Question:What exactly is dramatica theory?Answer:
Dramatica theory is a theory of story structure that was developed and published by Melanie Anne Philips and Chris Huntley, two film students/screenwriters, in 1993. The theory is also the basis of a software program by the same name.
Though Phillips and Huntley based Dramatica mainly on an examination of successful screenplays, the theory applies to all media of story telling, including novels, comic books, short stories, and plays. Since its publication, both the software and the theory have been used as a writing aid by a number of fiction writers.
Dramatica theory is complex. But it offers many unique insights and is arguably more complete in its understanding of story dynamics and structure than traditional literary theories. It also differs in looking at stories more from a writer's perspective than a reader's. In other words, it's concerned with how a writer constructs meaning rather than what existing stories mean.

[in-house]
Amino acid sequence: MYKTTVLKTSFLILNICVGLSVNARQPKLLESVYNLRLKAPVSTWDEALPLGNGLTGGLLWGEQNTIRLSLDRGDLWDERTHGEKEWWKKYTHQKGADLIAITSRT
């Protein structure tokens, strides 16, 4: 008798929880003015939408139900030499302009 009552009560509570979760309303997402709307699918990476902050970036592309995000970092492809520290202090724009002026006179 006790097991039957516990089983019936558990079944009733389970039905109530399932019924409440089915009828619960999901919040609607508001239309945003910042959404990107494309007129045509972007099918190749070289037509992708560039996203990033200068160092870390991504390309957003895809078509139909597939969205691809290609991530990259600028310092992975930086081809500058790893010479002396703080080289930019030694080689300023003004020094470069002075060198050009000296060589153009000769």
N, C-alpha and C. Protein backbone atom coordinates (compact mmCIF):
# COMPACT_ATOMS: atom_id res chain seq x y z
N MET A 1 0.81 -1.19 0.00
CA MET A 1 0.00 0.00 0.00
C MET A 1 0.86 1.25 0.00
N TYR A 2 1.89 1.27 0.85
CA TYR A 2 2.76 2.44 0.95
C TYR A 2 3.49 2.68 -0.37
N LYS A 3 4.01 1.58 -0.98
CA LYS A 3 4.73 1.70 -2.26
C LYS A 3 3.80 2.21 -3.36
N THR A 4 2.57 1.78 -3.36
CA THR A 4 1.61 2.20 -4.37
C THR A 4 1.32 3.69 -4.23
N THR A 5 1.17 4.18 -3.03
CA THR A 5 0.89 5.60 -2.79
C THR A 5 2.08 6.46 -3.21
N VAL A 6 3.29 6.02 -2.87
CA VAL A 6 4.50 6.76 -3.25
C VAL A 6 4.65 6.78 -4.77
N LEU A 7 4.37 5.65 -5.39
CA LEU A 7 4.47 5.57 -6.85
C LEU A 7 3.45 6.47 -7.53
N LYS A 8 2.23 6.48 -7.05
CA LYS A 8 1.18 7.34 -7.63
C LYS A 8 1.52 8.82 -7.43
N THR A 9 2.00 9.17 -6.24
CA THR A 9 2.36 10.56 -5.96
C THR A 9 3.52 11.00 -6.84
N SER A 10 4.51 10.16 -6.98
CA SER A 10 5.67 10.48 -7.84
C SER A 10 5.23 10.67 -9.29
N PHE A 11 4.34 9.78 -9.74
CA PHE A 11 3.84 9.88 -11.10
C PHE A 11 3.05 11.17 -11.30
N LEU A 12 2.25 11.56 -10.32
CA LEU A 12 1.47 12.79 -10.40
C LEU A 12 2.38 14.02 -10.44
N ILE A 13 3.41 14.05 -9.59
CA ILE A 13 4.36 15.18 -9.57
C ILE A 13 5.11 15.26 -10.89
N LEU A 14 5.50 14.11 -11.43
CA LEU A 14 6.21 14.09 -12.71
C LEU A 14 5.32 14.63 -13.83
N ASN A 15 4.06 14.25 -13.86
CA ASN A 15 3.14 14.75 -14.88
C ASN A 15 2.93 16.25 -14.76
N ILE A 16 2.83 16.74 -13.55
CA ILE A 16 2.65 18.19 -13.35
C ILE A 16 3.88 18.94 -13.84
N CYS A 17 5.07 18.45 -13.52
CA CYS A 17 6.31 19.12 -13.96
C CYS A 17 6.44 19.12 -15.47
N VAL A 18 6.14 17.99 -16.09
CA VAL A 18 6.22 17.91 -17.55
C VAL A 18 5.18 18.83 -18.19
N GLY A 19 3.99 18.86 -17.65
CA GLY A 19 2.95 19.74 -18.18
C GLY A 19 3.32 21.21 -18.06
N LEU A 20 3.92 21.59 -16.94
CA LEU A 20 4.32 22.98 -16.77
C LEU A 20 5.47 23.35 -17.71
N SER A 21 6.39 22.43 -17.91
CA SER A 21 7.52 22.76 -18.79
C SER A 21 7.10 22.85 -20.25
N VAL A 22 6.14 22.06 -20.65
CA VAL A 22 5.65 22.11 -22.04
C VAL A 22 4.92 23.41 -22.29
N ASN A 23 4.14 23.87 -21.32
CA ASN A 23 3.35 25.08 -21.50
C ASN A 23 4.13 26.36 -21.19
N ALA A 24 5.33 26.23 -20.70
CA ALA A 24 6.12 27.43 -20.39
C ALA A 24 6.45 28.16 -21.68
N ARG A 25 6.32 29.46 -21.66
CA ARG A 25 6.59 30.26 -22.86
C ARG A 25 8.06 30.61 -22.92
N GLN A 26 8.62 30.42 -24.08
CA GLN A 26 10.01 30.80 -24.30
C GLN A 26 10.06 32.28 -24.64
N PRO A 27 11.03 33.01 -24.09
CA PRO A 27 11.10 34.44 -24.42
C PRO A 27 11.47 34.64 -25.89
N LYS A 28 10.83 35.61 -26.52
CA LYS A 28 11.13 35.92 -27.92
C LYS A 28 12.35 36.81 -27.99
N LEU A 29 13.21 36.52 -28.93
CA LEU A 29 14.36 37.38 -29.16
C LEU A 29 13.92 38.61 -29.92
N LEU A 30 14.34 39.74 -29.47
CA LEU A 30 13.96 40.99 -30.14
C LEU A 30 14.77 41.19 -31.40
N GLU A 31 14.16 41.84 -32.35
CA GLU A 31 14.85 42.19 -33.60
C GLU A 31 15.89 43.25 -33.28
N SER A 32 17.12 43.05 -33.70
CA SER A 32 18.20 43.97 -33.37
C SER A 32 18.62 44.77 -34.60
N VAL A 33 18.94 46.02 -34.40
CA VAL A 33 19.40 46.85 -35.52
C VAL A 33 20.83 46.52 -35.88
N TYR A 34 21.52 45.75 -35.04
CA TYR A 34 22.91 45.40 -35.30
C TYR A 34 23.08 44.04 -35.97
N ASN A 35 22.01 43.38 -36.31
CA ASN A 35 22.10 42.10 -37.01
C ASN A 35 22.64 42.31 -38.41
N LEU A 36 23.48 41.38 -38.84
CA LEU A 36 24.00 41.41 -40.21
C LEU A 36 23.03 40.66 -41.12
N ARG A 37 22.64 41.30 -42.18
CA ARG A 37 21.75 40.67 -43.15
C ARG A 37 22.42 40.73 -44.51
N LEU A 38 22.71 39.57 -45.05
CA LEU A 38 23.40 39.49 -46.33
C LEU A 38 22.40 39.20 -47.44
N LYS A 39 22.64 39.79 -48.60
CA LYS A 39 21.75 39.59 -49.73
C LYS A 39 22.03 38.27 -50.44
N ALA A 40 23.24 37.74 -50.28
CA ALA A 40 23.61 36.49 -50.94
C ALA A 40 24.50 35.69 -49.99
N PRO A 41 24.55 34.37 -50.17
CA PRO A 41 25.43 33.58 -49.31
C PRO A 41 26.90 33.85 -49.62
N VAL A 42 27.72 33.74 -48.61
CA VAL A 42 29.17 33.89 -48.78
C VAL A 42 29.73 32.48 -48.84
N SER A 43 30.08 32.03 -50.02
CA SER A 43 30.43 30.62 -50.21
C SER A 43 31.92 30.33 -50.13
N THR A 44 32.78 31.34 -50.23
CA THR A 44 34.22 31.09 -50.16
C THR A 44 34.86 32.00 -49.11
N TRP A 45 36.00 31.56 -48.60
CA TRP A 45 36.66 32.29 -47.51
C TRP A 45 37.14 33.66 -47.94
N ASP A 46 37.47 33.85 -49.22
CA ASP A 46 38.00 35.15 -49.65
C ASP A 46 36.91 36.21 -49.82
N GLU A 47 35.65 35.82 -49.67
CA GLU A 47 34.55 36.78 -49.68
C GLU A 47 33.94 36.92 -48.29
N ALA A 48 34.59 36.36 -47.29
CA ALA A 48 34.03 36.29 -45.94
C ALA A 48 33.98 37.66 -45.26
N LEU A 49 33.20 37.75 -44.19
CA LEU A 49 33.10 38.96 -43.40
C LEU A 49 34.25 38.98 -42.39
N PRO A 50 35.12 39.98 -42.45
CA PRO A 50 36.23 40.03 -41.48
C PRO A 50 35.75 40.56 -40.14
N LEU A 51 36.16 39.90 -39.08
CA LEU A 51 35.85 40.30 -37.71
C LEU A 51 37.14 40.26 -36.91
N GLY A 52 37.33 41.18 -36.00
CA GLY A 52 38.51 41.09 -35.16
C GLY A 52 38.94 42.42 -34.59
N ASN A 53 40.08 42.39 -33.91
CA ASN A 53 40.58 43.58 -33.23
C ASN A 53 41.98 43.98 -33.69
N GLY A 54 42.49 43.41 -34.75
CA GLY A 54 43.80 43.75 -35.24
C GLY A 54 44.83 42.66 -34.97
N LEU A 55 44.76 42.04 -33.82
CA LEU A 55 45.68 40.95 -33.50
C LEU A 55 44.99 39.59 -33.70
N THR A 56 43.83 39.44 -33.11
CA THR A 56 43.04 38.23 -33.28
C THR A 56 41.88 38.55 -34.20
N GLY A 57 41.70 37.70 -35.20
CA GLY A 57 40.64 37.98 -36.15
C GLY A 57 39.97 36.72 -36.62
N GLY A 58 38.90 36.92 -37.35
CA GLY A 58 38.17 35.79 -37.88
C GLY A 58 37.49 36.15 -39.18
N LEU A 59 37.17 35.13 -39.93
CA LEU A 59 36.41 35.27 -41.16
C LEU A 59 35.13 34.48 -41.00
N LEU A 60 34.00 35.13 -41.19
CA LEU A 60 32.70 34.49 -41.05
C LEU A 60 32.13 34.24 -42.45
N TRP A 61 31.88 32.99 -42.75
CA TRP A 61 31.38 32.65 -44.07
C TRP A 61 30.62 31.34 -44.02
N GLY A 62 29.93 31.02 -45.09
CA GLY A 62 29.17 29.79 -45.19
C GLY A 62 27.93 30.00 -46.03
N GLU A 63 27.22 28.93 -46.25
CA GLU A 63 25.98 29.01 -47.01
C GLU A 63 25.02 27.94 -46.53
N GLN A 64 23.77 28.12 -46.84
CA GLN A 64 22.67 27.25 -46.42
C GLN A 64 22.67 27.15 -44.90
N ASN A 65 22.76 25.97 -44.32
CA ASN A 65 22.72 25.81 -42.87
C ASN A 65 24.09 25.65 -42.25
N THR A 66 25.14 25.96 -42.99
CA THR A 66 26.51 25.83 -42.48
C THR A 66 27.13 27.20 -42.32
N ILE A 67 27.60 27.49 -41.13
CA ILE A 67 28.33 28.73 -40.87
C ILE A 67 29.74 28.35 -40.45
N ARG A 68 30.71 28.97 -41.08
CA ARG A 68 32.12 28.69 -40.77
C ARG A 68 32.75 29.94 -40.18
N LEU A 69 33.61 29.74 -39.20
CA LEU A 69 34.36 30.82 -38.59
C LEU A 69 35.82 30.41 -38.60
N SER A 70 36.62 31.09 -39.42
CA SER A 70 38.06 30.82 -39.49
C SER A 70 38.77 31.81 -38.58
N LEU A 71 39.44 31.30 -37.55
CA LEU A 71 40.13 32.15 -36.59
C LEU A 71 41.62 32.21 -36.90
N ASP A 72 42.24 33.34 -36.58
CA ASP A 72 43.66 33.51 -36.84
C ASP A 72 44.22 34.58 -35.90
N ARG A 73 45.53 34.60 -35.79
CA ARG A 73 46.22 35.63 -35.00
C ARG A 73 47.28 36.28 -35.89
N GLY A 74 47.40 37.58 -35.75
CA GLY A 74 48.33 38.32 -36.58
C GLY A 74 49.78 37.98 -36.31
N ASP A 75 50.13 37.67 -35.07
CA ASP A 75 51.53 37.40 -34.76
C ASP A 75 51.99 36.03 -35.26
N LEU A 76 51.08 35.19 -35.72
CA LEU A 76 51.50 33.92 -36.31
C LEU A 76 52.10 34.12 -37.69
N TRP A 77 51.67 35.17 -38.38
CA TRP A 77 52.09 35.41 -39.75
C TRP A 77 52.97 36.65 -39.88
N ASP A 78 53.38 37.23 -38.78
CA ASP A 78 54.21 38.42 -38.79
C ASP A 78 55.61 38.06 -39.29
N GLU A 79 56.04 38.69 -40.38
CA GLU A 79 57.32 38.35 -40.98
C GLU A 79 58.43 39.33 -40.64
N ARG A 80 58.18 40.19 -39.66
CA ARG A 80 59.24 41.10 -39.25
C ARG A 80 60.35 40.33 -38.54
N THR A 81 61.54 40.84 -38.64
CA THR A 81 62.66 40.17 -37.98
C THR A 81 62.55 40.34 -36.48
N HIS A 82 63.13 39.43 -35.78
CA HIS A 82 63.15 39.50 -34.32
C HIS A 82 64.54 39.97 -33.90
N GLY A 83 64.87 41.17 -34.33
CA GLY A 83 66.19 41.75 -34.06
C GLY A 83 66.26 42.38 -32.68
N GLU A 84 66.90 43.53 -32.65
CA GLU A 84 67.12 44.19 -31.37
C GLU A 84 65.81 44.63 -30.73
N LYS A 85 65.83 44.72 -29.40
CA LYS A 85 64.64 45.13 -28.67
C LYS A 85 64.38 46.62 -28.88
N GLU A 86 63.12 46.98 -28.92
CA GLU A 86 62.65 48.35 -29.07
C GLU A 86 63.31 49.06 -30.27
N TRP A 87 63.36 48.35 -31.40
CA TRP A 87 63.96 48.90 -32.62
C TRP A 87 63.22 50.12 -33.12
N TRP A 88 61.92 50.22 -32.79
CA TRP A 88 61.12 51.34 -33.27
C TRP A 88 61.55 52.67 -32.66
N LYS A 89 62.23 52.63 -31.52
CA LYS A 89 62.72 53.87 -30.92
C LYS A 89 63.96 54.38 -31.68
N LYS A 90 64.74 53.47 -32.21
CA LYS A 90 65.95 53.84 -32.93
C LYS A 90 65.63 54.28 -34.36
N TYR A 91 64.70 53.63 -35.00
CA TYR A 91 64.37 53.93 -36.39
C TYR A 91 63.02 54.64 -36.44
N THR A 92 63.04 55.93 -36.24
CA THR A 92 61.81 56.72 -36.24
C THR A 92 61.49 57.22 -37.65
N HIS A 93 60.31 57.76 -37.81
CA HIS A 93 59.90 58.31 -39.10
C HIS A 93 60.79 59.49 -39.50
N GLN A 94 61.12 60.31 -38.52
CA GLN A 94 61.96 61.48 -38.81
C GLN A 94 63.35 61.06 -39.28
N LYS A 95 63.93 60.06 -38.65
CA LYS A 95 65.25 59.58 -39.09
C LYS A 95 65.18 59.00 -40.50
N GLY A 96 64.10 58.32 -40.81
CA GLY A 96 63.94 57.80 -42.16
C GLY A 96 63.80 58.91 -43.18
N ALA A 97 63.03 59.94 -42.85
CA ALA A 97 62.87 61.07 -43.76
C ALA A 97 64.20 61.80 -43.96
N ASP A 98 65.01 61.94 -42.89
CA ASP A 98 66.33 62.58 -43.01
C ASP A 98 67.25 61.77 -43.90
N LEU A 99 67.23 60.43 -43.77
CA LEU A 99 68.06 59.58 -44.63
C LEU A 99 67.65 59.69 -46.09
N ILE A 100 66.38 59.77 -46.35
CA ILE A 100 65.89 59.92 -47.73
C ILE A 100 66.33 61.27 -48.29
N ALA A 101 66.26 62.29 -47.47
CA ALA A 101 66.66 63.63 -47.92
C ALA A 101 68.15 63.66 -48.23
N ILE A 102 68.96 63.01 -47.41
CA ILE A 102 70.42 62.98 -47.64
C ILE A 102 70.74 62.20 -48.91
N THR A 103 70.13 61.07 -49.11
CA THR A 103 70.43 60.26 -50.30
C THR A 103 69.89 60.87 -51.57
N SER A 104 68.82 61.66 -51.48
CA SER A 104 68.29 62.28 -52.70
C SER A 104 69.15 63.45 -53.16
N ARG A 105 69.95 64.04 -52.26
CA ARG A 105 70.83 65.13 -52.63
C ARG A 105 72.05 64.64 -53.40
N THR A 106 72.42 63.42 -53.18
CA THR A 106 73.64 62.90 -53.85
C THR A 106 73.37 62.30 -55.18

Unfortunately, it's impossible to explain Dramatica "in a nutshell." But many of the articles on this website are an attempt to describe aspects of the theory in a way that is practical without becoming overwhelming.
I'll say this much: Dramatica theory sees every story as an attempt to solve a problem or rebalance an inequity. The theory shows you how to address all aspects of plot, theme, and character in order to create an consistent and emotionally compelling message for the reader.